(Bloomberg) -- When Daimler AG announced a 200-million euro ($227 million) investment in a car-battery plant in Poland last month, a top executive called it a sign of confidence in the country. After all, like Daimler's home, Germany, Poland is a member of the tariff-free European Union.
The decision to expand in the city of Jawor “shows how well we feel here in Poland,” management board member Markus Schafer said after meeting with Prime Minister Mateusz Morawiecki.
He was talking about a country whose leader has said the EU is an “imaginary community” from which Poland doesn’t gain much, and accused the political opposition and EU President Donald Tusk of representing “German interests.” In an unprecedented move, the bloc's executive sued the Polish government in 2017 for failing to uphold the rule of law.
The explanation for the apparent contradiction lies in the numbers. Trade between Poland and Germany, by far the EU’s largest economy, has quadrupled to almost $130 billion in a decade and a half. Companies from Volkswagen AG to Deutsche Lufthansa AG have poured money into Poland since it joined the EU in 2004.
“Ties with Germany are even stronger than few years back and links with other EU members and China are more intense via orders from Germany,” said Jaroslaw Janecki, chief economist at the Polish unit of Societe Generale SA.
German dependence is even more pronounced for Hungary and the Czech Republic, two other EU members who are at odds with the rest of the bloc over European rules on human rights and civil liberties. Hungarian Prime Minister Viktor Orban has accused the EU of trading away democracy for liberalism, and says the European Commission, the executive body, wants to make Europe into a continent of immigrants, which he has said would lead to the “fall of Europe.”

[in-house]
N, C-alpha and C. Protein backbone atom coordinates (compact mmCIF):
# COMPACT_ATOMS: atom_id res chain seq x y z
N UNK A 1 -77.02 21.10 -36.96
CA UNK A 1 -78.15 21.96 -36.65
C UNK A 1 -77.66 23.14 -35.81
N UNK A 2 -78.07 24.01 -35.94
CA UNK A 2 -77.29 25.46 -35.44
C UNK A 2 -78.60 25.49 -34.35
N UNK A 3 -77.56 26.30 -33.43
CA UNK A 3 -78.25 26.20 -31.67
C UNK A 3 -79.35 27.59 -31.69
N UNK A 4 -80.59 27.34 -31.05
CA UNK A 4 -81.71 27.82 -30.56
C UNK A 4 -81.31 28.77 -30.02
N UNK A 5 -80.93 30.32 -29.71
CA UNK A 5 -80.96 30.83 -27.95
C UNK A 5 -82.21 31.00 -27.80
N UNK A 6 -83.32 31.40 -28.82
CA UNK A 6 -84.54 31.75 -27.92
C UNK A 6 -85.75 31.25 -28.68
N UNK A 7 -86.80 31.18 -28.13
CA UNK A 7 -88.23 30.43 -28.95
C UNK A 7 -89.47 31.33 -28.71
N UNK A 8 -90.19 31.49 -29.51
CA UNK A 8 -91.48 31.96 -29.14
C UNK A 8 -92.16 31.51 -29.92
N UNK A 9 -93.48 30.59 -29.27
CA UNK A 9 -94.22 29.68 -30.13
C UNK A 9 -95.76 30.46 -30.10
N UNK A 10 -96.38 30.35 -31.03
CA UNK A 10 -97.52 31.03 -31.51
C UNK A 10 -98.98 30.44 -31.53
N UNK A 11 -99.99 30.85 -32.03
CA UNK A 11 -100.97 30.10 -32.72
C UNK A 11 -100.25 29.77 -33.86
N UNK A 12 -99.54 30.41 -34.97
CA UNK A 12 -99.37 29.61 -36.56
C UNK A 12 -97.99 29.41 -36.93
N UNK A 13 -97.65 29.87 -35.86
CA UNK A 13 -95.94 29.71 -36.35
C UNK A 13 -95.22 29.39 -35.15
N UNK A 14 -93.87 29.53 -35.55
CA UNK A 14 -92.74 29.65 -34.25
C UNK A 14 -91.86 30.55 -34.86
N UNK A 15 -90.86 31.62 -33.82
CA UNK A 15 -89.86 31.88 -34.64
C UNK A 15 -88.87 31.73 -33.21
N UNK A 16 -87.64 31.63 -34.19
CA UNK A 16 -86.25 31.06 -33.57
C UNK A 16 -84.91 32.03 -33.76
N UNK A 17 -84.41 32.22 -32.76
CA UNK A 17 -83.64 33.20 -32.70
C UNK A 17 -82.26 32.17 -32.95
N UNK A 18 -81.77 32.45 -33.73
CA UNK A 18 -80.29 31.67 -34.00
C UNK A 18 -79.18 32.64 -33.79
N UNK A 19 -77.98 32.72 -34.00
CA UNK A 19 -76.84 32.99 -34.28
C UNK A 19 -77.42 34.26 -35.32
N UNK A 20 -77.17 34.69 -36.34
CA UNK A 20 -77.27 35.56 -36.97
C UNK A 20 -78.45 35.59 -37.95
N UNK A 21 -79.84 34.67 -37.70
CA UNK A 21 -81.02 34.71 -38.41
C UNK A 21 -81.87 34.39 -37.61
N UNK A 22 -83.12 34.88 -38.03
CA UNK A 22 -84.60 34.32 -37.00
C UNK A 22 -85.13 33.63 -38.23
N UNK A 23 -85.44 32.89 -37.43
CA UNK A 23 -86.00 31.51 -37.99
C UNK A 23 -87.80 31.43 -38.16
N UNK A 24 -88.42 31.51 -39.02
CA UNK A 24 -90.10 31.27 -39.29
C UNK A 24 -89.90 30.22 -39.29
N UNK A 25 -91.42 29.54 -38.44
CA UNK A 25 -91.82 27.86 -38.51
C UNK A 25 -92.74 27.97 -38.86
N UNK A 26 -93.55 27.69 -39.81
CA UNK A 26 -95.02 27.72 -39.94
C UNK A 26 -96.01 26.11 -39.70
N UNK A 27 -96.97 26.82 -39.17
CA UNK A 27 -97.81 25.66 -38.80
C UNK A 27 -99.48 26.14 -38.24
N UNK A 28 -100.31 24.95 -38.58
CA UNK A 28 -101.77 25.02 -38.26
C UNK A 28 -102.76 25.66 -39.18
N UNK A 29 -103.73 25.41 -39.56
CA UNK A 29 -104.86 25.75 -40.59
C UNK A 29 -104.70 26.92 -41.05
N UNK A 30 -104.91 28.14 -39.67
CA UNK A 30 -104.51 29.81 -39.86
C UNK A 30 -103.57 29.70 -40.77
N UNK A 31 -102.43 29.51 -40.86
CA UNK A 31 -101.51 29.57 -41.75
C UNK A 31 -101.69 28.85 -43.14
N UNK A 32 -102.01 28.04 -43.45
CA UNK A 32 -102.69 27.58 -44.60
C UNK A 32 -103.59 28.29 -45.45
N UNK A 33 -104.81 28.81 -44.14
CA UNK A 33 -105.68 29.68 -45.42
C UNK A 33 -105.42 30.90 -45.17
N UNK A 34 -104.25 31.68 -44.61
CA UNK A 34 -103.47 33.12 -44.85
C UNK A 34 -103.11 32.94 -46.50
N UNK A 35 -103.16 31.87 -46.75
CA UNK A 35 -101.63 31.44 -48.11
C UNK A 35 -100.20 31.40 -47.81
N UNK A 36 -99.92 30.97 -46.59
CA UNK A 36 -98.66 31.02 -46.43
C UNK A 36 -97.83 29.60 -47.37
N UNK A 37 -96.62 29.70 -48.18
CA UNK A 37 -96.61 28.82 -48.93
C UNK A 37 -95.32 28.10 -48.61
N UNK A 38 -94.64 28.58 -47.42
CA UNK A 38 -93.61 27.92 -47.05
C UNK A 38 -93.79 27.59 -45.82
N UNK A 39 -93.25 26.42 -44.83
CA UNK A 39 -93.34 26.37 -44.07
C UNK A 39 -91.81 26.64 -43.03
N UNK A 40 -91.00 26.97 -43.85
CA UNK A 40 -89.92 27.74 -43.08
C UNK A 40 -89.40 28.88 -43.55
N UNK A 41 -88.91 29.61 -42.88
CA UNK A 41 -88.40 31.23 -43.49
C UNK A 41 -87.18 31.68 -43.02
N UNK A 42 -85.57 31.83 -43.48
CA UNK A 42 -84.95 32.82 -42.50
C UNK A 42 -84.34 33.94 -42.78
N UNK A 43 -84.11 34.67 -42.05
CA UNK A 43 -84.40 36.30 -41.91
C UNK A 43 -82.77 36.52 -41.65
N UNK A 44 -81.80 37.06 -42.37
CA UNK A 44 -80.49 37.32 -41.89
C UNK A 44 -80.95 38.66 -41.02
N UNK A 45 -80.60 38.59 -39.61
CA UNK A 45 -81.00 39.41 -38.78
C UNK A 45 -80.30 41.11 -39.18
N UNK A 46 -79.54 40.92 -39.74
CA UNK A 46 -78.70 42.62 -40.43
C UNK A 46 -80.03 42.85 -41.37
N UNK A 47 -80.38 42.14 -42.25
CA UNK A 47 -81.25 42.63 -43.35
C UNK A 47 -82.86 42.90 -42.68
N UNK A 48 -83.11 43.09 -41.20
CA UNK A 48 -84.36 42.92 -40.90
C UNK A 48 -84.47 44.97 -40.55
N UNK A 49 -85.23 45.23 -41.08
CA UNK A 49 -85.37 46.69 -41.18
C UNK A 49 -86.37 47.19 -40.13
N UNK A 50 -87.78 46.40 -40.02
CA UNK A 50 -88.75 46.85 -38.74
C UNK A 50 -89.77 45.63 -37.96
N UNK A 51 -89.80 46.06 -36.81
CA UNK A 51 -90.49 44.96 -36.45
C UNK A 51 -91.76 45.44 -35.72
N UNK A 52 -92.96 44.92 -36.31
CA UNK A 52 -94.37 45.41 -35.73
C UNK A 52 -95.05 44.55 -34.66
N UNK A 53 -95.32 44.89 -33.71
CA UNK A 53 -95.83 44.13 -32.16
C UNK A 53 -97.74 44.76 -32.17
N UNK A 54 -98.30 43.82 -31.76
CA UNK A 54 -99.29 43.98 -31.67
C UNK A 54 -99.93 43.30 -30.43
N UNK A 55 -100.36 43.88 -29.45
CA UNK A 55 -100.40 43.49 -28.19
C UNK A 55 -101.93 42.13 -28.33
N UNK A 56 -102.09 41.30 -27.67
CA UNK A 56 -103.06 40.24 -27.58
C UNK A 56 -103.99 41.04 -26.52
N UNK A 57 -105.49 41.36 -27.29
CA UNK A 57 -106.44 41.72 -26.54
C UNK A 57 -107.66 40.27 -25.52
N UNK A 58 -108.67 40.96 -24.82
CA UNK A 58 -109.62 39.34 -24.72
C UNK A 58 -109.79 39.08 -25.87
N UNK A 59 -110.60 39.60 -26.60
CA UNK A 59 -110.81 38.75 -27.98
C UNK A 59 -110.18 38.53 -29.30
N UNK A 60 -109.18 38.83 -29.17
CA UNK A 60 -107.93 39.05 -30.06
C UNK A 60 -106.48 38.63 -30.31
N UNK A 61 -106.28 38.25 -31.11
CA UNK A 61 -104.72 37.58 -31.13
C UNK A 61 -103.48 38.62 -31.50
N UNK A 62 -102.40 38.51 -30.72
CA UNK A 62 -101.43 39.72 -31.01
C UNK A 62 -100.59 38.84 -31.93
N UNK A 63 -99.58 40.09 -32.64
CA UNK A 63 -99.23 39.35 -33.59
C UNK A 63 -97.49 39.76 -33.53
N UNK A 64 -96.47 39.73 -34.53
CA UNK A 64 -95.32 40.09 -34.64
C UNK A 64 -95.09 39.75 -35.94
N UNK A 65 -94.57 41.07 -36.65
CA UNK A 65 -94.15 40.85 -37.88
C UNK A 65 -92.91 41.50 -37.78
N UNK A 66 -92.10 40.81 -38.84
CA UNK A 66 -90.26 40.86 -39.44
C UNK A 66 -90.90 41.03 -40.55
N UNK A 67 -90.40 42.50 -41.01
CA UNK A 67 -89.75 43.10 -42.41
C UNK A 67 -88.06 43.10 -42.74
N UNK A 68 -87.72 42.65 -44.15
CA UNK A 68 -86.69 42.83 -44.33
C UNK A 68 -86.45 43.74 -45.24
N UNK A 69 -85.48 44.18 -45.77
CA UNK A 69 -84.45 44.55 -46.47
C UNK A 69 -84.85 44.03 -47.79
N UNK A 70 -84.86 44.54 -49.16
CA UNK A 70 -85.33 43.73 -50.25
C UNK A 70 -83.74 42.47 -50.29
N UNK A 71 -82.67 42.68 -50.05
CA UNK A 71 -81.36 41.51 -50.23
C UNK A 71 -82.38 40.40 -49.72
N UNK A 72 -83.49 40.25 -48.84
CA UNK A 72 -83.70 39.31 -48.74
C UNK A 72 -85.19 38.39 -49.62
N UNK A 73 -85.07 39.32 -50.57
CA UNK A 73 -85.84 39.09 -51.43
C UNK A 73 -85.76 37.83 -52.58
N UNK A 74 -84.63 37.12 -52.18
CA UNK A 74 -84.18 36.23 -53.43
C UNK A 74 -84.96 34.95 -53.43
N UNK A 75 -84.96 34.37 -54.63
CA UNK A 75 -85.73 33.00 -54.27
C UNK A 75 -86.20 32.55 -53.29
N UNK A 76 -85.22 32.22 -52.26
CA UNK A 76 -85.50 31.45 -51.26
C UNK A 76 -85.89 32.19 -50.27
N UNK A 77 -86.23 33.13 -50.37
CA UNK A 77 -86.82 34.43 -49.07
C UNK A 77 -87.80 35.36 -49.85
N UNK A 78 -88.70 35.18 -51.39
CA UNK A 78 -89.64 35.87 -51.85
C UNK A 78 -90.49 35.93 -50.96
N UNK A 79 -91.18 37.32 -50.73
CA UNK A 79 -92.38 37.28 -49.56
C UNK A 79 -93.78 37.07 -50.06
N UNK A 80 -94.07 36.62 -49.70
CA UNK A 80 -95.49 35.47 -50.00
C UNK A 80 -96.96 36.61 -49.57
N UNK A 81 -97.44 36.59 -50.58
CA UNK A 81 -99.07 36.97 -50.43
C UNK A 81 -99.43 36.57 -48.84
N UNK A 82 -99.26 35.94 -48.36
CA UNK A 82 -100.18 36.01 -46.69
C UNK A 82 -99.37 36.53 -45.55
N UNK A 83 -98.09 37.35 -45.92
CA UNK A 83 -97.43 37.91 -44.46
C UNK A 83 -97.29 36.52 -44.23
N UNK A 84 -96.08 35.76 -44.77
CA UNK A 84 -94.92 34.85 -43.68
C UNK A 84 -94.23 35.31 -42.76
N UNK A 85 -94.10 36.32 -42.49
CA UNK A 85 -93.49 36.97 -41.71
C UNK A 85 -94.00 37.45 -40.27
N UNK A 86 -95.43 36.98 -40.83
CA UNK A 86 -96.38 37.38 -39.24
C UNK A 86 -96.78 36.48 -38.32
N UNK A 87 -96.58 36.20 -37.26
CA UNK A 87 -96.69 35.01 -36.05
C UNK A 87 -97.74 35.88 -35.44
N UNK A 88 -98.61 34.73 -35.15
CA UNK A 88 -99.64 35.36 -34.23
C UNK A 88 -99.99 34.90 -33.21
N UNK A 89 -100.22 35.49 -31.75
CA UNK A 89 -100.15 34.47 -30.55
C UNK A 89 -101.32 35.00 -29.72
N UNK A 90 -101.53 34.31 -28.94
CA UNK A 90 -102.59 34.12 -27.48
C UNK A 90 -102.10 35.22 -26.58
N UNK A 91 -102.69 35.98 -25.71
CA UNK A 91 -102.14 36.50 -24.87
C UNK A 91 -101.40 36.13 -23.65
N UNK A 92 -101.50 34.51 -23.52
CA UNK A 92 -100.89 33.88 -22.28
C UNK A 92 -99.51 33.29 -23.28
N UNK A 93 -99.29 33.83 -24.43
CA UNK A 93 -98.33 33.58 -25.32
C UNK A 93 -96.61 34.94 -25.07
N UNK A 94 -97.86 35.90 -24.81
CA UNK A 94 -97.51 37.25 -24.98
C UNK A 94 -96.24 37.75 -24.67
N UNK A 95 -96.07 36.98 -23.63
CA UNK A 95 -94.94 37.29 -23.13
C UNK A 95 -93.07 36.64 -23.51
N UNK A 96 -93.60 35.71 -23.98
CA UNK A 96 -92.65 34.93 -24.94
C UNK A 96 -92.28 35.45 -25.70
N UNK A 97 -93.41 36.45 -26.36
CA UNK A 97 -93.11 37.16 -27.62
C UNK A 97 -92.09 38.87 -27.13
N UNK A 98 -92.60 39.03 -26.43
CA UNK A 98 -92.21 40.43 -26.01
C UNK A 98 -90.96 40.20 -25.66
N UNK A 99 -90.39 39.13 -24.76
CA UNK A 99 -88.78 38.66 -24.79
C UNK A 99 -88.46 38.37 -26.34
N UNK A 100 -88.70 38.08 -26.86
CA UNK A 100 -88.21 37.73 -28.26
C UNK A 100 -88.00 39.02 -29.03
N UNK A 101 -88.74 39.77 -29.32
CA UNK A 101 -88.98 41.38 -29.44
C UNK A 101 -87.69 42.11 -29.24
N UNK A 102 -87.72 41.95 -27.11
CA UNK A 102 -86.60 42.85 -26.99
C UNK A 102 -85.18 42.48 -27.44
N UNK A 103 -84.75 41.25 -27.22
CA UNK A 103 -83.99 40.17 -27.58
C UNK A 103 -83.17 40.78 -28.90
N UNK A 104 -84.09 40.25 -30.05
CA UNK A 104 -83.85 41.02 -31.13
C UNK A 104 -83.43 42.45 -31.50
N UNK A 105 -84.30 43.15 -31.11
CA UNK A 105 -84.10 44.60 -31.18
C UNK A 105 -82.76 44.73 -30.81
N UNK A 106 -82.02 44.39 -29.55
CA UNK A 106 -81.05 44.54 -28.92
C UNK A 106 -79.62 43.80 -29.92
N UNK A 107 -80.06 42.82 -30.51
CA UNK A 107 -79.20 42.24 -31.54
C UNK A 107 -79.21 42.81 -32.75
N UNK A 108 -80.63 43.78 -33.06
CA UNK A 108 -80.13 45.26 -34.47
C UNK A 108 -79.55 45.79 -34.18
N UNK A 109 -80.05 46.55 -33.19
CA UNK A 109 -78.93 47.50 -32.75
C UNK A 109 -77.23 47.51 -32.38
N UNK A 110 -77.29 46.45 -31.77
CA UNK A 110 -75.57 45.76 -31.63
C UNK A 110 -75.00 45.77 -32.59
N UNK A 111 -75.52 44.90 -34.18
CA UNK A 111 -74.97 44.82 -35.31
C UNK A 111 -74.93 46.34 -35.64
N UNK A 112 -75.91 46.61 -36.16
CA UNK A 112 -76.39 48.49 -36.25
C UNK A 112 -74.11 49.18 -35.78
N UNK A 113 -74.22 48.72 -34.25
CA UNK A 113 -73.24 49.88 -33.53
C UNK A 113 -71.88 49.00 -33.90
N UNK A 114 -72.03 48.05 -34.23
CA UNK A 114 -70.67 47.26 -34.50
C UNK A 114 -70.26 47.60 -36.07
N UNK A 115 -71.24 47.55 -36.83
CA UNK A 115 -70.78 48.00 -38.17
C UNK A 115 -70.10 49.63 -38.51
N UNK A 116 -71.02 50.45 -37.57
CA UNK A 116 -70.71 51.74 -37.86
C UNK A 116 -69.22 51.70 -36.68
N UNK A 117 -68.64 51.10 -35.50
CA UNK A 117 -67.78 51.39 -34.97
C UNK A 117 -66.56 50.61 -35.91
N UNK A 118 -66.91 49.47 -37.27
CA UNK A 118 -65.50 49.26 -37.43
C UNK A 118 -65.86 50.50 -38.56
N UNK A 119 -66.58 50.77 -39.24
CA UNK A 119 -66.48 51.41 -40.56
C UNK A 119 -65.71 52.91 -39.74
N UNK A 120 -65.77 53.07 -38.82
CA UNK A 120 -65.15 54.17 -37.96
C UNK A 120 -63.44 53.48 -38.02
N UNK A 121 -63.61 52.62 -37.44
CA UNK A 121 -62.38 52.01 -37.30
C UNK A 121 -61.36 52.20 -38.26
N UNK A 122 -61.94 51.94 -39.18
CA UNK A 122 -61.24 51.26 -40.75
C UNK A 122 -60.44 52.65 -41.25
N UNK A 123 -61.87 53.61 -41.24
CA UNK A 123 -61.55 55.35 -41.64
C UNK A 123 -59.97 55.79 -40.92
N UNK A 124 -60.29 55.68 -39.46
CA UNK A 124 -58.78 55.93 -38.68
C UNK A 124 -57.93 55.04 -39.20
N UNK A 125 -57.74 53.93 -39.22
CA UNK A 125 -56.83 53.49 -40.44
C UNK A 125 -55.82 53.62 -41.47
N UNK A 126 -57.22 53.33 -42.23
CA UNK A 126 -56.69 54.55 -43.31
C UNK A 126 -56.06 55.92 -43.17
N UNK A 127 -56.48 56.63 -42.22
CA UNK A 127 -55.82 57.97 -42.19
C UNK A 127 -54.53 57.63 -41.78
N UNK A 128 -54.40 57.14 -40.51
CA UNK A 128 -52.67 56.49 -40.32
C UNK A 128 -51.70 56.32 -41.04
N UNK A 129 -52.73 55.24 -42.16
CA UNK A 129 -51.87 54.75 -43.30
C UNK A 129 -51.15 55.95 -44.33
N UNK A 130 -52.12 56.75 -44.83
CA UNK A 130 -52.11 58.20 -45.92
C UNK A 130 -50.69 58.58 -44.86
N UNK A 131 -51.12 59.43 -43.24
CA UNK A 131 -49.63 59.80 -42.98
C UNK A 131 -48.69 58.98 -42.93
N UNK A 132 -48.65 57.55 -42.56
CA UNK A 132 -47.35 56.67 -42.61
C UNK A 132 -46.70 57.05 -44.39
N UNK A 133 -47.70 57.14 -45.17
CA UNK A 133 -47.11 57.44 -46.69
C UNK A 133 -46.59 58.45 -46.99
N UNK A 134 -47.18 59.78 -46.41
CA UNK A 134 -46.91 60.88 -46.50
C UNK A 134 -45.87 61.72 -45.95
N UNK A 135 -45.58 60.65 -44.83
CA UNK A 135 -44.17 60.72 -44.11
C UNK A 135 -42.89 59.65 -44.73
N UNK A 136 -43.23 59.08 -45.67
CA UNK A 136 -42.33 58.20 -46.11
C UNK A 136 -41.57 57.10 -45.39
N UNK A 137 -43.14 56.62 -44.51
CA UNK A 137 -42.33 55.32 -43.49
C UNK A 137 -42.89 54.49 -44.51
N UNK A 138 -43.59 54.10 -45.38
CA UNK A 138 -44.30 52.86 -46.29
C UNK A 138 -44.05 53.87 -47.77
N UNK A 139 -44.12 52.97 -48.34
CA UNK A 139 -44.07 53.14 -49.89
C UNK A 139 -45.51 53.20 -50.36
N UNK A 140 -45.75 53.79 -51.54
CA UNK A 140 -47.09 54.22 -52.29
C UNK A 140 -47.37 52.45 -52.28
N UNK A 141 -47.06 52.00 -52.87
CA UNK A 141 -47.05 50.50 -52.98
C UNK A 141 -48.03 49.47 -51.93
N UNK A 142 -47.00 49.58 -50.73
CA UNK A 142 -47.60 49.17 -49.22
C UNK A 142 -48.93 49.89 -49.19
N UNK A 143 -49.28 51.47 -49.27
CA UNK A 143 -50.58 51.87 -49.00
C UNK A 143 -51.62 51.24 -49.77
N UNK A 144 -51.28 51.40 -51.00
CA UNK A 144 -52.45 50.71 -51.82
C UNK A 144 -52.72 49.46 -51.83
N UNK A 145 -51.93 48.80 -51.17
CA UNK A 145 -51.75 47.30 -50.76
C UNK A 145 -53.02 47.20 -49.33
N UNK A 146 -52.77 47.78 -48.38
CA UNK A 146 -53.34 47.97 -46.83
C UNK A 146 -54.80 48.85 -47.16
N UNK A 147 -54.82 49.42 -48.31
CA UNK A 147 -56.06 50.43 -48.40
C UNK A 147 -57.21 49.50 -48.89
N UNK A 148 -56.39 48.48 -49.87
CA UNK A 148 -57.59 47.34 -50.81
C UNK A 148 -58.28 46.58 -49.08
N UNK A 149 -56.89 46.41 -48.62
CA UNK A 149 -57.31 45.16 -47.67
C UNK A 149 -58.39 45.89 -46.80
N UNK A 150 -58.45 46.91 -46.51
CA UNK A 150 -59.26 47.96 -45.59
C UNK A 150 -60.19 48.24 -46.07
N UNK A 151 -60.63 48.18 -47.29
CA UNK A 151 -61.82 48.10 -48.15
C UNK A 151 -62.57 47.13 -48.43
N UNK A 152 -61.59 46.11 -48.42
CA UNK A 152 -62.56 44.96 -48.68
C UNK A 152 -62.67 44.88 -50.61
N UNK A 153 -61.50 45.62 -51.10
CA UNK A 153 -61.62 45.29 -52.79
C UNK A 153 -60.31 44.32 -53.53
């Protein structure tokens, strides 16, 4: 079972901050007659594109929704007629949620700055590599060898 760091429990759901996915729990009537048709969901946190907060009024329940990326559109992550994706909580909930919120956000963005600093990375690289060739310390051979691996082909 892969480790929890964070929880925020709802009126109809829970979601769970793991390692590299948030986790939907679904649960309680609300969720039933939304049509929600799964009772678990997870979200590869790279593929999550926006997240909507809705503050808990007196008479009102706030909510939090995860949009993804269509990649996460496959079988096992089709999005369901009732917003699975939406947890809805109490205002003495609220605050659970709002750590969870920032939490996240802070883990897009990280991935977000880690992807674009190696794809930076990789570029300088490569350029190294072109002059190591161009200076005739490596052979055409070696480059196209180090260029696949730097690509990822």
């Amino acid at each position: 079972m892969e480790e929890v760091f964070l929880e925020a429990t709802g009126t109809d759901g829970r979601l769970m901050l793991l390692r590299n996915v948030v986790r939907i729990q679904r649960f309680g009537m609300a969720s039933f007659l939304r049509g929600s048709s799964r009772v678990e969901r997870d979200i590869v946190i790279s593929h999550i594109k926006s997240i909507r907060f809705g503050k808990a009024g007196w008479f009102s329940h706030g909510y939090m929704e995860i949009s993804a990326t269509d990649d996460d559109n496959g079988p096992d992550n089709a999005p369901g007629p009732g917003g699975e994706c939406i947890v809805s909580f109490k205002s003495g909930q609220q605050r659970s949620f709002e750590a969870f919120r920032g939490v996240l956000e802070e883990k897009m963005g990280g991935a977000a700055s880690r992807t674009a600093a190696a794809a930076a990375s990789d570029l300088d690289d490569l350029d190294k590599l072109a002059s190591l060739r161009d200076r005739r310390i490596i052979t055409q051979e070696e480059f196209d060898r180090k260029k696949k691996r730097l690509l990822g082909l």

Czech Premier Andrej Babis says his country doesn’t need the EU meddling in its affairs. But the business empire he founded benefits vastly from EU farm subsidies and his country exports more parts and supplies to Germany as a share of production that any other country save Hungary.
Policymakers in Prague, Budapest and Warsaw also are watching with interest Britain’s chaotic Brexit process, even though none of the three favor leaving the bloc. When financial investors from London visited Eastern Europe for a routine country visit last month, government officials in all three capitals spontaneously began asking about the effect of the divorce.
Piotr Kalisz, a senior economist at Citigroup Inc. in Warsaw, pointed out that one factor driving the rise in foreign direct investment in Eastern Europe, the lion’s share of which comes from the EU, is the tariff-free, homogenized regulatory system in the bloc.
“Take Poland, which remains an emerging market, and eliminate legal and product standards and the free flow of goods and see what happens to FDI,” Kalisz said. “Look at the consequences the U.K. is facing, and that’s not a level we could compare ourselves to.”
--With assistance from Samuel Dodge, Zoltan Simon, Michael Winfrey and Barbara Sladkowska.
To contact the author of this story: Marek Strzelecki in Warsaw at firstname.lastname@example.org
To contact the editor responsible for this story: Anne Swardson at email@example.com
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